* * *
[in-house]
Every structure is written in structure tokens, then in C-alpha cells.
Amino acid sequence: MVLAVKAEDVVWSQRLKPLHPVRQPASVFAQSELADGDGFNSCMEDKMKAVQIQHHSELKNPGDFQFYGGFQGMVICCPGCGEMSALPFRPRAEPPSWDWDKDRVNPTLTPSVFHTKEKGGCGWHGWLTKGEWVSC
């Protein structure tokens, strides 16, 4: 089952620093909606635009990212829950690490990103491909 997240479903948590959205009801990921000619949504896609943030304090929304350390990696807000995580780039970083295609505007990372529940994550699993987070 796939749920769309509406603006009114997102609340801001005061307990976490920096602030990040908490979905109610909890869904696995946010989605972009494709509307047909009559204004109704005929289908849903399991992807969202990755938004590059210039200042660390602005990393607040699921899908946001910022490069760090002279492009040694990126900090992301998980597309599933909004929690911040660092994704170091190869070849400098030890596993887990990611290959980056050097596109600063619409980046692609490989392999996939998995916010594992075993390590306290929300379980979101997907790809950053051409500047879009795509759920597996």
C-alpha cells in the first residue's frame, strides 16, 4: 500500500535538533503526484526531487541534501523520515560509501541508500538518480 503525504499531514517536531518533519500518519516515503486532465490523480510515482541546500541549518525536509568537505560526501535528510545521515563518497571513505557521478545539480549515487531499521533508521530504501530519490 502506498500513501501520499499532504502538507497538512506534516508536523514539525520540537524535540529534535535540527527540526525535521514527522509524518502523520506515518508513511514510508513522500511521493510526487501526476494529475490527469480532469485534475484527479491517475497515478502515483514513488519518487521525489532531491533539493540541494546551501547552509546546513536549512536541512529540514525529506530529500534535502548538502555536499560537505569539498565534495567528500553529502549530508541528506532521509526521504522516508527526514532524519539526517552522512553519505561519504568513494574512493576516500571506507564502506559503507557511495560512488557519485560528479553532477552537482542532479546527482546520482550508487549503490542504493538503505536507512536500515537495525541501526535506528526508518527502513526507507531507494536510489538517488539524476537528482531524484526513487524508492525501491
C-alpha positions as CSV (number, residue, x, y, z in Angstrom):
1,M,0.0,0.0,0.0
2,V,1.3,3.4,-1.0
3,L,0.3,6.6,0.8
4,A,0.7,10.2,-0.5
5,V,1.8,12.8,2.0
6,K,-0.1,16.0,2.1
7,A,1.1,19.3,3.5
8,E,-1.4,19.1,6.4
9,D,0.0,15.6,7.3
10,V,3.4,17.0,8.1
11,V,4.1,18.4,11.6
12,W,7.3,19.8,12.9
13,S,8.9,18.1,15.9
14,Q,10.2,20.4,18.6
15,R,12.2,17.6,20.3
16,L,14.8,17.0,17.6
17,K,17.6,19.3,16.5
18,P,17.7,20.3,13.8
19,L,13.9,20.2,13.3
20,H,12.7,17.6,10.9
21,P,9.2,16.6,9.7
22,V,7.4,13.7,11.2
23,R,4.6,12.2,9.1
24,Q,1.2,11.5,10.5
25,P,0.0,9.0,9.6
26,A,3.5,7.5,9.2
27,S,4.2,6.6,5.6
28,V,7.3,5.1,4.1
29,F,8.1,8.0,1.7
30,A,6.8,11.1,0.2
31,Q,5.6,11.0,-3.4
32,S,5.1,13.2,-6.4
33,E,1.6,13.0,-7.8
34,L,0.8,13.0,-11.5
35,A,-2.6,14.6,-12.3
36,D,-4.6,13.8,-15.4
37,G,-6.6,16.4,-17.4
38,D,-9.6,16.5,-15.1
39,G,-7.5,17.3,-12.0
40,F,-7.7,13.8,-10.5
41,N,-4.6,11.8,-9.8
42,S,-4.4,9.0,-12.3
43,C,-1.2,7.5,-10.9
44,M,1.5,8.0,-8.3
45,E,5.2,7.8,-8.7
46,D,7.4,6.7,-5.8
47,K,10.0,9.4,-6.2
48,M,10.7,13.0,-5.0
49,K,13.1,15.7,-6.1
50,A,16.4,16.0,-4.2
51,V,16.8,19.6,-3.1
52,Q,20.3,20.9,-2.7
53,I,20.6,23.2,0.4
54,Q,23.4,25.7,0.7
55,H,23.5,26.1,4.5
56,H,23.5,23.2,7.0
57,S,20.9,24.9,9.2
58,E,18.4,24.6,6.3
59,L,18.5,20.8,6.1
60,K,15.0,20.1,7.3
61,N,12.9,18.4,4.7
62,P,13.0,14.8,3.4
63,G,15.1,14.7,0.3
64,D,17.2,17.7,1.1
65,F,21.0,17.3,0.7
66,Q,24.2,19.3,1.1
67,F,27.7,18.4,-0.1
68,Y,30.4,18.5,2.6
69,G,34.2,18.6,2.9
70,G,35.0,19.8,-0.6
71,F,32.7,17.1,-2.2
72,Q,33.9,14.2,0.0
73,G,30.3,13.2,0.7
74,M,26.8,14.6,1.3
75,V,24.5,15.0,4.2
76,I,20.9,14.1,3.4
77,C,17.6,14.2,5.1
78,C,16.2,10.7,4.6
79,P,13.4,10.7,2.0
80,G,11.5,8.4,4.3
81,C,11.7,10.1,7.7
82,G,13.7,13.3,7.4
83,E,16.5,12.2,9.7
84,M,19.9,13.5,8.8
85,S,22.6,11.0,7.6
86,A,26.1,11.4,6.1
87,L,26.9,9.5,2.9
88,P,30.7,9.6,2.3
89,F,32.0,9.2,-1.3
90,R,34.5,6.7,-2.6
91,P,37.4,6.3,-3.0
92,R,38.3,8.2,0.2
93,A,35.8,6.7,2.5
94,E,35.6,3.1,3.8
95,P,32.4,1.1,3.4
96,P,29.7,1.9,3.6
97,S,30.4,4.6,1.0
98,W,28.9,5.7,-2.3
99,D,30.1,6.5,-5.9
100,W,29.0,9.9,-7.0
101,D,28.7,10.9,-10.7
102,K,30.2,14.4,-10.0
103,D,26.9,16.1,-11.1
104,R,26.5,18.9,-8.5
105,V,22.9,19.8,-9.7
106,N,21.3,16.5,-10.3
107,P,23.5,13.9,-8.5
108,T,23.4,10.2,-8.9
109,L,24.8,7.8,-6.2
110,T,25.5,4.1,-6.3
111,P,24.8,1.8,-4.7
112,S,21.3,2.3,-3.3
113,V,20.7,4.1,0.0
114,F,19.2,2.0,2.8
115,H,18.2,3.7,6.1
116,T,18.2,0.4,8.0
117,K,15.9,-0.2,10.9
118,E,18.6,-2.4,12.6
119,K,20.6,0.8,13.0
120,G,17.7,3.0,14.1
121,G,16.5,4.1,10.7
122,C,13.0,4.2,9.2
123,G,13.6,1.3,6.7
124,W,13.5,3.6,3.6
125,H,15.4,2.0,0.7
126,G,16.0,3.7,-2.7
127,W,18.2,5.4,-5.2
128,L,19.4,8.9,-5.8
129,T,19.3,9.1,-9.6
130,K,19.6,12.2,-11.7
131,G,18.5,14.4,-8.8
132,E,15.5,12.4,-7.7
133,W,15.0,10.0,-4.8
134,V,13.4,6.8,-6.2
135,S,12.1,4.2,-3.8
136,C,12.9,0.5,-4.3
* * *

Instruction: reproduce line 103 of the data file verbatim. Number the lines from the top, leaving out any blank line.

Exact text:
97,S,30.4,4.6,1.0